This year 391 members have been awarded this honor by AAAS because of their scientifically or socially distinguished efforts to advance science or its applications. The Fellows will be formally announced in the AAAS News & Notes section of the journal Science Nov. 25.

New Fellows will be presented with an official certificate and a gold and blue (representing science and engineering, respectively) rosette pin on Feb. 18, 2017, during the 2017 AAAS annual meeting in Boston, Massachusetts.

The tradition of AAAS Fellows began in 1874. Currently, members can be considered for the rank of Fellow if nominated by the steering groups of the Association’s 24 sections, or by any three Fellows who are current AAAS members or by the AAAS chief executive officer.

Fellows must have been continuous members of AAAS for four years by the end of the calendar year in which they are elected. Each steering group reviews the nominations of individuals within its respective section and a final list is forwarded to the AAAS Council, which votes on the aggregate list.

 


 

About the American Association for the Advancement of Science: AAAS is the world’s largest general scientific society and publisher of the journal Science (www.sciencemag.org) as well as Science Translational Medicine, Science Signaling, a digital, open-access journal, Science Advances, Science Immunology, and Science Robotics. AAAS was founded in 1848 and includes nearly 250 affiliated societies and academies of science, serving 10 million individuals. Science has the largest paid circulation of any peer-reviewed general science journal in the world. The non-profit AAAS (www.aaas.org) is open to all and fulfills its mission to “advance science and serve society” through initiatives in science policy, international programs, science education, public engagement, and more. For the latest research news, log onto EurekAlert! (www.eurekalert.org), the premier science news website, a service of AAAS. See www.aaas.org.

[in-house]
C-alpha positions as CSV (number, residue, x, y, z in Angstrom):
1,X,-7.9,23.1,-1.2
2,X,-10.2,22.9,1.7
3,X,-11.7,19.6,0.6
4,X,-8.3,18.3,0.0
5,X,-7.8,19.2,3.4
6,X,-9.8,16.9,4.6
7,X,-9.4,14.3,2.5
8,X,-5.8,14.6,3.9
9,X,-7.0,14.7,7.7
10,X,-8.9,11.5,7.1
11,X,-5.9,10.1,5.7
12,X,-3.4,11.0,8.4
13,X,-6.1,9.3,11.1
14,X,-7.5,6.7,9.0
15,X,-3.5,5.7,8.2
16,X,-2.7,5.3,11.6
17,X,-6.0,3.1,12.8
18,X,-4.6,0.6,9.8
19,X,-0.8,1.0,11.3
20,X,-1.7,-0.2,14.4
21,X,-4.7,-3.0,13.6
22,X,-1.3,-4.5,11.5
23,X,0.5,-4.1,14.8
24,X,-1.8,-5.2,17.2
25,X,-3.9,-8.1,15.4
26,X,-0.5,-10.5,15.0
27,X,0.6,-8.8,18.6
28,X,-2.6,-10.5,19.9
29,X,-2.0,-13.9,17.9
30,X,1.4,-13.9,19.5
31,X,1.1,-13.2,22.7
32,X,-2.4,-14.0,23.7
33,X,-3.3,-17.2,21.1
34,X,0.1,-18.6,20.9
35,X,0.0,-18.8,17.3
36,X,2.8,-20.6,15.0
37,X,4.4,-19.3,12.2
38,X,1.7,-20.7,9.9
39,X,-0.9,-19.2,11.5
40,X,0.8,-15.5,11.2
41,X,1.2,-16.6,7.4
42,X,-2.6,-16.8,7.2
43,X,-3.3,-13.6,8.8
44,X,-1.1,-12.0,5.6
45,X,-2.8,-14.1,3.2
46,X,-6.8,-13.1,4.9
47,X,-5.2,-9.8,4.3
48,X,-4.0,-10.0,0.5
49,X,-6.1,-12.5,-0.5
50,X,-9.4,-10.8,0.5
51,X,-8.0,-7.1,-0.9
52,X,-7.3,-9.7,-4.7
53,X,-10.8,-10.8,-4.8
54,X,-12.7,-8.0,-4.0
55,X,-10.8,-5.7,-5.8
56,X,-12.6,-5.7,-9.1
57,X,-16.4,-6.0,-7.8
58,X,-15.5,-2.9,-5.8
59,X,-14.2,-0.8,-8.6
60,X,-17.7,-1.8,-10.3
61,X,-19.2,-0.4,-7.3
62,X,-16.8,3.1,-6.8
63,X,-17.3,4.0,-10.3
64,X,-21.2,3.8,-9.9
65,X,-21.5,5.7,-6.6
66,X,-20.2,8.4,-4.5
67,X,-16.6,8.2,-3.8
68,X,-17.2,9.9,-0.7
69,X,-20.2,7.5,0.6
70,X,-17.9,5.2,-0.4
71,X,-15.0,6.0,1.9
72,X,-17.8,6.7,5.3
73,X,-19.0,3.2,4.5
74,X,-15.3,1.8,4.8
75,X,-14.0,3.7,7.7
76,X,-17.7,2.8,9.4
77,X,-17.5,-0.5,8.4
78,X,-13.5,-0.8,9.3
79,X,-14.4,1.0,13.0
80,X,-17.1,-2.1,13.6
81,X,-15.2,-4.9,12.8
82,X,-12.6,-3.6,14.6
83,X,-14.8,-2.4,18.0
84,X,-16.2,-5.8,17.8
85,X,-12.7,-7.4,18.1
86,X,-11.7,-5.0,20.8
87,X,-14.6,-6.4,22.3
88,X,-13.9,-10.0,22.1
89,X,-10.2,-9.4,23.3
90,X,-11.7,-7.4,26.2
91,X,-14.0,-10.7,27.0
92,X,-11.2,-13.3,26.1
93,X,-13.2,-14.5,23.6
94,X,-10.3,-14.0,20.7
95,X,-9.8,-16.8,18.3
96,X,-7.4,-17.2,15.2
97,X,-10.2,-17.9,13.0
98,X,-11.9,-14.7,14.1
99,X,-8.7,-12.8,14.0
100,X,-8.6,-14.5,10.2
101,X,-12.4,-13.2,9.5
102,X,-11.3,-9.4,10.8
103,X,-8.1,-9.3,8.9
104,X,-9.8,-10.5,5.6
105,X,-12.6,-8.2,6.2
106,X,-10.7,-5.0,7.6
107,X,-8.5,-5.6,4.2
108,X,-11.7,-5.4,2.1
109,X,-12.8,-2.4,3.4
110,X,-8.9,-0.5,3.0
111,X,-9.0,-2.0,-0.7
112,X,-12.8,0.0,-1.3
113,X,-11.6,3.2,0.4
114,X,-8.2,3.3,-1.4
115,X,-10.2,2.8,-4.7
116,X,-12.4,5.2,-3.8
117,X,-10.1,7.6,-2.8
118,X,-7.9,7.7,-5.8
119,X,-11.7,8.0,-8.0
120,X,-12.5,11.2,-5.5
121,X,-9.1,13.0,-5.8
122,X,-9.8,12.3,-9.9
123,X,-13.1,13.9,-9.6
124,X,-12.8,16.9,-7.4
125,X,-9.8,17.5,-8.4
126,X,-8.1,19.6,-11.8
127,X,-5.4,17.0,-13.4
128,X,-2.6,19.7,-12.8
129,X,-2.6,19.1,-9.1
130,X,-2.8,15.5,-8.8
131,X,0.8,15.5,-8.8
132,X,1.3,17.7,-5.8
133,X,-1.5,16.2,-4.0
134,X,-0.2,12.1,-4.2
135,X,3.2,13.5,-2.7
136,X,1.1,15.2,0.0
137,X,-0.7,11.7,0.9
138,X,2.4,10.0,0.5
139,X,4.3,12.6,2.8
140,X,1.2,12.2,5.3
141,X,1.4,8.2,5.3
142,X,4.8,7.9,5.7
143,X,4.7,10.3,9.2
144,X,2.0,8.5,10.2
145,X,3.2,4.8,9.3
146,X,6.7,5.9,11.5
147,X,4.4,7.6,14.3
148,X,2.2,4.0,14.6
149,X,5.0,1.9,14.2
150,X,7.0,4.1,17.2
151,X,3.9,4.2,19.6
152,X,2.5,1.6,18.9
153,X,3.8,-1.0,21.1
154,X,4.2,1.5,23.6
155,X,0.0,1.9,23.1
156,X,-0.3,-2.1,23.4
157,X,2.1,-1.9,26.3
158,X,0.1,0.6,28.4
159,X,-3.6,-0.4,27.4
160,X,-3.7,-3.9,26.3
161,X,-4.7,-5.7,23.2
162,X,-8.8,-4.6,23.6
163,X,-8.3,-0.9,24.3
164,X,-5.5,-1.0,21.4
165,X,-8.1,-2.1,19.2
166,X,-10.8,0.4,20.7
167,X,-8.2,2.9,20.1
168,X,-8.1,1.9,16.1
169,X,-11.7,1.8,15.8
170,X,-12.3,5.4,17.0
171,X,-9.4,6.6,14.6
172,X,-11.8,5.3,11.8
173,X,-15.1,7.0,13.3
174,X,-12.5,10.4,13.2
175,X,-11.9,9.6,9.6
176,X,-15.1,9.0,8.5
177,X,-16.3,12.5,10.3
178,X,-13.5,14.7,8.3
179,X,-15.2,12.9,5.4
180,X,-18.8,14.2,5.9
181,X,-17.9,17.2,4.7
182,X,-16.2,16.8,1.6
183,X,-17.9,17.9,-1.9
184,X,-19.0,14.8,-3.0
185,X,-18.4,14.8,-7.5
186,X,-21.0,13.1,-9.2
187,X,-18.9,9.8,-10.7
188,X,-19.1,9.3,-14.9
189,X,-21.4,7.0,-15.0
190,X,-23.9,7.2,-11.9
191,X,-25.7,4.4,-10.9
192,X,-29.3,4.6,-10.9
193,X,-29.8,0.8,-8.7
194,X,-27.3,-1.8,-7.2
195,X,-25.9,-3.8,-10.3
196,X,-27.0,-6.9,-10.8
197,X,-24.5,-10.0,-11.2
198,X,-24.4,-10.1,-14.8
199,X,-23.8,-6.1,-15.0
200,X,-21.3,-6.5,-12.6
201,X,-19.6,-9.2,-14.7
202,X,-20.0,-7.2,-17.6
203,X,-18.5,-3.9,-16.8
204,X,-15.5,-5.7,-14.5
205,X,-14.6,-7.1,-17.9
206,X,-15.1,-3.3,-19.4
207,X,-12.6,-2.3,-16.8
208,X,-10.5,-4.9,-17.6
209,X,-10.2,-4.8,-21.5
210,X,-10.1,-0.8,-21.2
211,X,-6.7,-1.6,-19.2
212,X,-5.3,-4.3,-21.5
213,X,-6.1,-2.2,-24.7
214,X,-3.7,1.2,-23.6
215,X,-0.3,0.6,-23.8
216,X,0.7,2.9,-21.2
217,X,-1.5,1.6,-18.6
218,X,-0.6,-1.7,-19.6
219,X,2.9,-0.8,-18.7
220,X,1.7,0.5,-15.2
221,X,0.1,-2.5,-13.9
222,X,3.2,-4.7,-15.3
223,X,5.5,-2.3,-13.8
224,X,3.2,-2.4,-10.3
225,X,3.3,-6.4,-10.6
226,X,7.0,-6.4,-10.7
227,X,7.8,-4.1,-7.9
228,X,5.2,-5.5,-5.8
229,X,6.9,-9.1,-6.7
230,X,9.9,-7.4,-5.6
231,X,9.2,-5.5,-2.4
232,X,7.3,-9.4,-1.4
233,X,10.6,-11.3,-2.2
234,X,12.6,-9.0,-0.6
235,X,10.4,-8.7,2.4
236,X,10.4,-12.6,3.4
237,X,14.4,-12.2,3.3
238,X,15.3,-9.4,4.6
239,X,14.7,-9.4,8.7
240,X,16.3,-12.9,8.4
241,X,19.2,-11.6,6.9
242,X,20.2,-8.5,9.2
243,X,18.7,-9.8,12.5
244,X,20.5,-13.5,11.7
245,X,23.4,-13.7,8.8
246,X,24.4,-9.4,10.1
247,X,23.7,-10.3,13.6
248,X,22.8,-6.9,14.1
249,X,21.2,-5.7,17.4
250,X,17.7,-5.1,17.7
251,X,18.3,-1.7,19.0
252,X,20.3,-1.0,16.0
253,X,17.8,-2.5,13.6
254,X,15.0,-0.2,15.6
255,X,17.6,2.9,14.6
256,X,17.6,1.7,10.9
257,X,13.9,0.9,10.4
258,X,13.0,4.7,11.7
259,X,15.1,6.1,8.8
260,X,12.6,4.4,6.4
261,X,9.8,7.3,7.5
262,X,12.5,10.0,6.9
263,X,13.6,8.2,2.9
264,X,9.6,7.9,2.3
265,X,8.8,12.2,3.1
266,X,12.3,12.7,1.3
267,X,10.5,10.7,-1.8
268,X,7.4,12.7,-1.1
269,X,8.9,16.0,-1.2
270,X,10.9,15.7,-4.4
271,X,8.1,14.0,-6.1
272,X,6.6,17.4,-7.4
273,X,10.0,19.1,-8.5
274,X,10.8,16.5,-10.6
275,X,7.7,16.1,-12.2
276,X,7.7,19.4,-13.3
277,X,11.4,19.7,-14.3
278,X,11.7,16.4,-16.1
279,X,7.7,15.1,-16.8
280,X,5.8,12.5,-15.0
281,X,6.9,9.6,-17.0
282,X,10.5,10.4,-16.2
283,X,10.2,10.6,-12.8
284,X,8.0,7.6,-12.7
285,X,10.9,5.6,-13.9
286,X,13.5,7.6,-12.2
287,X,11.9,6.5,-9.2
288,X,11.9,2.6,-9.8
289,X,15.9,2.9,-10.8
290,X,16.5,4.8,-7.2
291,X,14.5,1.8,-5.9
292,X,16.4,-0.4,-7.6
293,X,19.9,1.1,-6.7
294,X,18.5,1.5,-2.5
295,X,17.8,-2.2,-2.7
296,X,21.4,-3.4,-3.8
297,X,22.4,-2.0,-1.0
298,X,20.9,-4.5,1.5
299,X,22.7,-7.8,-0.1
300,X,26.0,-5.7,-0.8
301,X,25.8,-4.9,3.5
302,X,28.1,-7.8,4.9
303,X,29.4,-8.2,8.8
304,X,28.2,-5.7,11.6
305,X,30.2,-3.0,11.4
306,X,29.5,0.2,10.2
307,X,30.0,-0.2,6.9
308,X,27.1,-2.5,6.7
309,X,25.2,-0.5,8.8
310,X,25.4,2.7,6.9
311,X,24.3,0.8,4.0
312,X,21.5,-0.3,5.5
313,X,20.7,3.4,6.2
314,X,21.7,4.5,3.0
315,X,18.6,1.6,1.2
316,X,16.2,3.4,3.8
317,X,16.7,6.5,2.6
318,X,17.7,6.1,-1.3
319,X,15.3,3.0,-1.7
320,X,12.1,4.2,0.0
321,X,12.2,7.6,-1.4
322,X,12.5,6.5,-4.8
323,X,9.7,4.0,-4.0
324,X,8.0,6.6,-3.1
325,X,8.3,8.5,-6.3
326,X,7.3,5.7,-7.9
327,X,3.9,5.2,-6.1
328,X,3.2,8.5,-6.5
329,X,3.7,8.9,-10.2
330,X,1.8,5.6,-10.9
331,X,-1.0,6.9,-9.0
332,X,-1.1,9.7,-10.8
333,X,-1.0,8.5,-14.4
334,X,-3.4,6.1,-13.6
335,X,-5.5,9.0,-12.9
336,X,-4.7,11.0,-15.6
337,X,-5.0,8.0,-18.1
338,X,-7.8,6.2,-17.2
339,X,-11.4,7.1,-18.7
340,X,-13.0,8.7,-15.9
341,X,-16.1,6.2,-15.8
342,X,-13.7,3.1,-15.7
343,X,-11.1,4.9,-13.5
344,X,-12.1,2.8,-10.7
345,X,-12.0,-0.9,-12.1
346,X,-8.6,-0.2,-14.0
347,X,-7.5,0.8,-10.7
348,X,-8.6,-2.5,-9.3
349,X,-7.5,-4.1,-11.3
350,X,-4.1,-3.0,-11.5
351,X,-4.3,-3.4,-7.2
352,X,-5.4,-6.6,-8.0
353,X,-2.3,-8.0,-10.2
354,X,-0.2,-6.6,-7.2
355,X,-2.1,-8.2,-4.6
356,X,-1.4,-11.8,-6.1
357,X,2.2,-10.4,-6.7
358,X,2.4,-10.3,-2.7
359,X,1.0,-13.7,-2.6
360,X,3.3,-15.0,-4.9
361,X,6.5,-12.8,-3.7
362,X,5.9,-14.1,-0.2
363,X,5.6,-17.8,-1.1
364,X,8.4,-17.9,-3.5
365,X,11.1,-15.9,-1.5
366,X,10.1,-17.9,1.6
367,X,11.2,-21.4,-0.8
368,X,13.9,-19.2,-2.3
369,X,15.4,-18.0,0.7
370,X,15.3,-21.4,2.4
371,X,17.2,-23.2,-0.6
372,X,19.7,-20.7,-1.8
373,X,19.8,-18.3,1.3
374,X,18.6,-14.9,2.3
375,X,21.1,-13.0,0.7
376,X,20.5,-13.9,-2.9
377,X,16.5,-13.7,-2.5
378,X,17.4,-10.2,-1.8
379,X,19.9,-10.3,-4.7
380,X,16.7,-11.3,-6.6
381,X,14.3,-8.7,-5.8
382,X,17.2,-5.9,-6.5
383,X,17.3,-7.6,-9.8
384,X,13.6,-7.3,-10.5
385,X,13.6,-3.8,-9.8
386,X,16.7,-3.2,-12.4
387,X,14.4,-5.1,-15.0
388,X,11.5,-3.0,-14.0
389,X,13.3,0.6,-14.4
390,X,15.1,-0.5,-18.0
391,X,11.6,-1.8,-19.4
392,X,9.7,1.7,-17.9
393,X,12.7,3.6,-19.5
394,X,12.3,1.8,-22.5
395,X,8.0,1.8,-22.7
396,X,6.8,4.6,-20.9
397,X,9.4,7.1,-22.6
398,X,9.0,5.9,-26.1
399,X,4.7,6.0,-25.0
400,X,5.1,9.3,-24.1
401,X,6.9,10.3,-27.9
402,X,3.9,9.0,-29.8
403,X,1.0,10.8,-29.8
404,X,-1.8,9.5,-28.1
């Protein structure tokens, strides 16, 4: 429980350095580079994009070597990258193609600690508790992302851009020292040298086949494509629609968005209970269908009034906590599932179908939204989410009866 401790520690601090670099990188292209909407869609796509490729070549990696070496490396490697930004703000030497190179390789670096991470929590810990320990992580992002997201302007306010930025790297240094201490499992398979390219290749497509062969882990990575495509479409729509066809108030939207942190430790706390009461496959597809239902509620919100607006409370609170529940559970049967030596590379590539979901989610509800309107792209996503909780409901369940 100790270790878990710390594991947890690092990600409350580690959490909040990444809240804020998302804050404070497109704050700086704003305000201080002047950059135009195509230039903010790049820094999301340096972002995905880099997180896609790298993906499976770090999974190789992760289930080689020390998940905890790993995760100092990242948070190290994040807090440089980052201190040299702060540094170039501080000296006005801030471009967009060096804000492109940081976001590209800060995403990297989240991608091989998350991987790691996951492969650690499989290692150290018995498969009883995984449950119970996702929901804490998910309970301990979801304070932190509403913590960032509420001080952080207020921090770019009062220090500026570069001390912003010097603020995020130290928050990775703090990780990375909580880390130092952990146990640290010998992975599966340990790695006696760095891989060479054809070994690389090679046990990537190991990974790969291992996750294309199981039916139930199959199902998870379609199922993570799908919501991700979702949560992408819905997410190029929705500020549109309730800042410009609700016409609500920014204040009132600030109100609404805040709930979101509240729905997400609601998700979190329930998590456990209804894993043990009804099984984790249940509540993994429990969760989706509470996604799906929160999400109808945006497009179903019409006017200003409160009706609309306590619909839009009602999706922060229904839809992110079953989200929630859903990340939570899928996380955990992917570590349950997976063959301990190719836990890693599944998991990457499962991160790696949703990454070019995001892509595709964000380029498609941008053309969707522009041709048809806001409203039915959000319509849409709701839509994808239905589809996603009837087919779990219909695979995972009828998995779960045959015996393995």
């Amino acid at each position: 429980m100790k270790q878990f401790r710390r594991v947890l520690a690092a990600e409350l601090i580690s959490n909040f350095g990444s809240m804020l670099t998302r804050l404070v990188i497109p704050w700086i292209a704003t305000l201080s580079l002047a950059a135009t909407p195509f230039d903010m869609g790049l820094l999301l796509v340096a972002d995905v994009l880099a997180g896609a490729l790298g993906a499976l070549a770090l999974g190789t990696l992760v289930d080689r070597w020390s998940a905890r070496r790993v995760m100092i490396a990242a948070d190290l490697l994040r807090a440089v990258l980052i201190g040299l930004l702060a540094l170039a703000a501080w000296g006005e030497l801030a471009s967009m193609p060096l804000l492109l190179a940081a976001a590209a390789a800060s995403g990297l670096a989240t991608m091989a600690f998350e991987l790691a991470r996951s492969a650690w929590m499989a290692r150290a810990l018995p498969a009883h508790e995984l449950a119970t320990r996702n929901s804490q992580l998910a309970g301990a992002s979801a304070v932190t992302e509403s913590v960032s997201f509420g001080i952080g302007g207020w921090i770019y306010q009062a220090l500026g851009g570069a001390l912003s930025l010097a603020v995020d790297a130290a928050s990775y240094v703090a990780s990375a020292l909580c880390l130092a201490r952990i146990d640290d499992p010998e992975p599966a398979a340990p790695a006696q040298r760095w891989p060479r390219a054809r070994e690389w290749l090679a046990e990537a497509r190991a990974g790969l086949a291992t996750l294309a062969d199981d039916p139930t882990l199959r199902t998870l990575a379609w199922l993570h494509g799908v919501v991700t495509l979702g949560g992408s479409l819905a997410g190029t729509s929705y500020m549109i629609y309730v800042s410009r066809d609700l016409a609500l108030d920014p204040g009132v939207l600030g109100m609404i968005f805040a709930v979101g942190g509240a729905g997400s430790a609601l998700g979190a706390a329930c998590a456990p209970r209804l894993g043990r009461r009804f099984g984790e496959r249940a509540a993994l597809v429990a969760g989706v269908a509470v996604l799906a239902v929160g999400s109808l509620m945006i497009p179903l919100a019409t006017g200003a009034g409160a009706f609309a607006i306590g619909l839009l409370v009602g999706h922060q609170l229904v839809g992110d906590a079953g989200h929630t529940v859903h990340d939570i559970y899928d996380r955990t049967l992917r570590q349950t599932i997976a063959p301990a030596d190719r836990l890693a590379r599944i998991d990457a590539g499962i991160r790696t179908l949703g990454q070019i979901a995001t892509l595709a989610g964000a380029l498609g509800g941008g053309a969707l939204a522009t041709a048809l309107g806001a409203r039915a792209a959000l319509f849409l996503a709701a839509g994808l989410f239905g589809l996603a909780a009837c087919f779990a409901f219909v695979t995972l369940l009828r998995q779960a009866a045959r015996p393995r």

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Nkongho Beteck, 202-326-6434, nbeteck@aaas.org

West Coast record low snowpack in 2015 influenced by high temperatures

CORVALLIS, Ore. – The western-most region of the continental United States set records for low snowpack levels in 2015 and scientists, through a new study, point the finger at high temperatures, not the low precipitation characteristic of past “snow drought” years.